“…memory is our only true access to reality.”
― Blake Crouch, Recursion
Can we stop our sinful patterns if we erase our memories? Two different storylines wrestle with this very question. The first is Veronica Roth’s Divergent series concerning a hated character named Peter. The second is a sci-fi series on Netflix called Dark Matter. In both situations, characters are changed as a result of having their memories altered.
In the Divergent series, Peter emerges as a clear antagonist. He actively opposes the main character, Tris, and is well-known for his devious and violent ways. He is clever though and is usually able to get himself in positions of safety. When Tris tries to stop the simulation that has Dauntless members killing the members of the Abnegation members and finds Peter, he makes a deal with Tris in order to save his own life. After her mission is accomplished, she brings Peter with her at his request, saving his life. Later, he repays the favor by faking her death and rescuing her. This seems to be a change of character for him–saving lives instead of taking them. However, in Allegiant, we find that he feels morally defeated. When he learns about a memory eraser, he tries to steal it. In a candid conversation with Tobias, he explains why.
“You know why you won fights as an initiate?” I [Tobias] say as I get to my feet. “Because you’re cruel. Because you like to hurt people. And you think you’re special, you think everyone around you is a bunch of sissies who can’t make the tough choices like you can.”
He [Peter] starts to get up, and I kick him in the side so he goes sprawling again. Then I press my foot to his chest, right under his throat, and our eyes meet, his wide and innocent and nothing like what’s inside him.
“You are not special,” I say. “I like to hurt people too. I can make the cruelest choice. The difference is, sometimes I don’t, and you always do, and that makes you evil.”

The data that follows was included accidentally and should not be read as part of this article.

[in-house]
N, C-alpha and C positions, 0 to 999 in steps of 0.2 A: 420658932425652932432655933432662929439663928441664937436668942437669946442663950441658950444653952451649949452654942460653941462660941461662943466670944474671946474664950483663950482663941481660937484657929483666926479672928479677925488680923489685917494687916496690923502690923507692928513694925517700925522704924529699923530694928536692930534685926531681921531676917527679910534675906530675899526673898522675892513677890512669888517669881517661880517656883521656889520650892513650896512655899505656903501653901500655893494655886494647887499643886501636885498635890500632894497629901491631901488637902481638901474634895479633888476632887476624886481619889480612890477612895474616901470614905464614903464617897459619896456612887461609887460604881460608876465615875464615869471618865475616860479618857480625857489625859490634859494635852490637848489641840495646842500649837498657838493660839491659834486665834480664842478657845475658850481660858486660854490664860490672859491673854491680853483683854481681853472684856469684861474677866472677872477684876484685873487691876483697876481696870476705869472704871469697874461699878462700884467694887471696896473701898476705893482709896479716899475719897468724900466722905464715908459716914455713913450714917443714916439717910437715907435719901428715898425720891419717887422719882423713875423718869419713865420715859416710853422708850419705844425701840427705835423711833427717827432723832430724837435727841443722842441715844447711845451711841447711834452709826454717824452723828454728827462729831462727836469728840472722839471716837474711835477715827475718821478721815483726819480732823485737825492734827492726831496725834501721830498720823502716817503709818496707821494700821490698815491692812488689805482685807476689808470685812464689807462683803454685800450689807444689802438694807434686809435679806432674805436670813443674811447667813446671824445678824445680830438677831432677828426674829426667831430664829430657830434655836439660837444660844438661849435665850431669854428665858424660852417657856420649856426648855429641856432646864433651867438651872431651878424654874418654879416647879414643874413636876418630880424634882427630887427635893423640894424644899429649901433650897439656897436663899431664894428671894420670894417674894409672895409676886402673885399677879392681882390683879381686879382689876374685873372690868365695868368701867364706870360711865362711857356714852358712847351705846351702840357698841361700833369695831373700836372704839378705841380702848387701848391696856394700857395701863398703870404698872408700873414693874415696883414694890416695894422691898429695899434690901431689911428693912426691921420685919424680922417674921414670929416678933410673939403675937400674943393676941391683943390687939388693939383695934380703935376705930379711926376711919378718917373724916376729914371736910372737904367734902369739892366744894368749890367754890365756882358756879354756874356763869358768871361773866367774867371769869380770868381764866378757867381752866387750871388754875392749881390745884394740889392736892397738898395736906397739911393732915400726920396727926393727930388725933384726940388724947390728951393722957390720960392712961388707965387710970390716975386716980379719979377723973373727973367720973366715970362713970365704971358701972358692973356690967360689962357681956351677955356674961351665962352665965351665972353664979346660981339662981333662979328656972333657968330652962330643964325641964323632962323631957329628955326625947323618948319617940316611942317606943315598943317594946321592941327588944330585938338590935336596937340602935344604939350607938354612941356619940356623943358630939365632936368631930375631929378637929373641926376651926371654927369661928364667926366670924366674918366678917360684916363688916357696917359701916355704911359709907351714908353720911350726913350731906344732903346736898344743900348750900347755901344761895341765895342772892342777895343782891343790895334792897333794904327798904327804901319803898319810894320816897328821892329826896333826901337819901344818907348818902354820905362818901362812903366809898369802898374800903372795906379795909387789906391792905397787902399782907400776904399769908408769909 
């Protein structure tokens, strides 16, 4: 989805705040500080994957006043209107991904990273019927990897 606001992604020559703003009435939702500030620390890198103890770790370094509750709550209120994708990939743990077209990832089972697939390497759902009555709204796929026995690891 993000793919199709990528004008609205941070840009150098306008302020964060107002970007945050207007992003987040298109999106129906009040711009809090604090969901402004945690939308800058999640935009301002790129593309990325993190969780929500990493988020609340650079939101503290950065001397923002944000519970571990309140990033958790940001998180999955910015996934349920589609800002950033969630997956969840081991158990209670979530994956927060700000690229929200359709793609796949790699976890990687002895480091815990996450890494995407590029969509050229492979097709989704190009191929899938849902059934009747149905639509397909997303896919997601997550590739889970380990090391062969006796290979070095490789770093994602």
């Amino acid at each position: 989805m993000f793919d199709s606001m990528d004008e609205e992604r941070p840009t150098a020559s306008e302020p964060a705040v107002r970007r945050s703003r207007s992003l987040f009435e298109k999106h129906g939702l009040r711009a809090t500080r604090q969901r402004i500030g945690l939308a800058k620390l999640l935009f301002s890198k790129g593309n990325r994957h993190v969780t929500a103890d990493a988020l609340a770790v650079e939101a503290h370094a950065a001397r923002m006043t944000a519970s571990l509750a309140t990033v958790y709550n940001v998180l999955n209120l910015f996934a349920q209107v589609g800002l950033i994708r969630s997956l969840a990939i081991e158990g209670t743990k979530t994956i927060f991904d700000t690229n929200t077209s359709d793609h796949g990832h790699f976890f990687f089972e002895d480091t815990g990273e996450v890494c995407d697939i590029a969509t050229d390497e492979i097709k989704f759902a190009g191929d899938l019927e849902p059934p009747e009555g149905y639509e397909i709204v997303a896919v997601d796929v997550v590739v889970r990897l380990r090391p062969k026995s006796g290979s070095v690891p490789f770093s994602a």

“That’s why I want it,” Peter says, his voice shaking.
I stop. I don’t turn around. I don’t want to see his face right now.
“I want the serum because I’m sick of being this way,” he says. “I’m sick of doing bad things and liking it and then wondering what’s wrong with me. I want it to be over. I want to start again.”
In the book, he finally does get the serum, and while he isn’t perfect and has cruel tendencies, he is not as evil as he was previously.
A Mystery to Reveal
This idea is also the main storyline behind Netflix’s 2015 series Dark Matter. In this sci-fi thriller, a crew awakens on their ship with all of their memories wiped. Part of the mystery is figuring out why their memories are wiped but a more pressing need is to find out who they are. What they discover is shocking. Over the days and weeks while they are trying to figure out their identities, they see themselves as good guys. Discovering their pasts reveals that they are mostly petty (and often violent) criminals. When given the opportunity to get their old memories, all but one refuses them. The one who does turns into the group’s enemy. The rest try to continue to be the kind of people they had thought they were–good people who fight for the weak. They don’t ever feel fully successful, but they are committed to trying.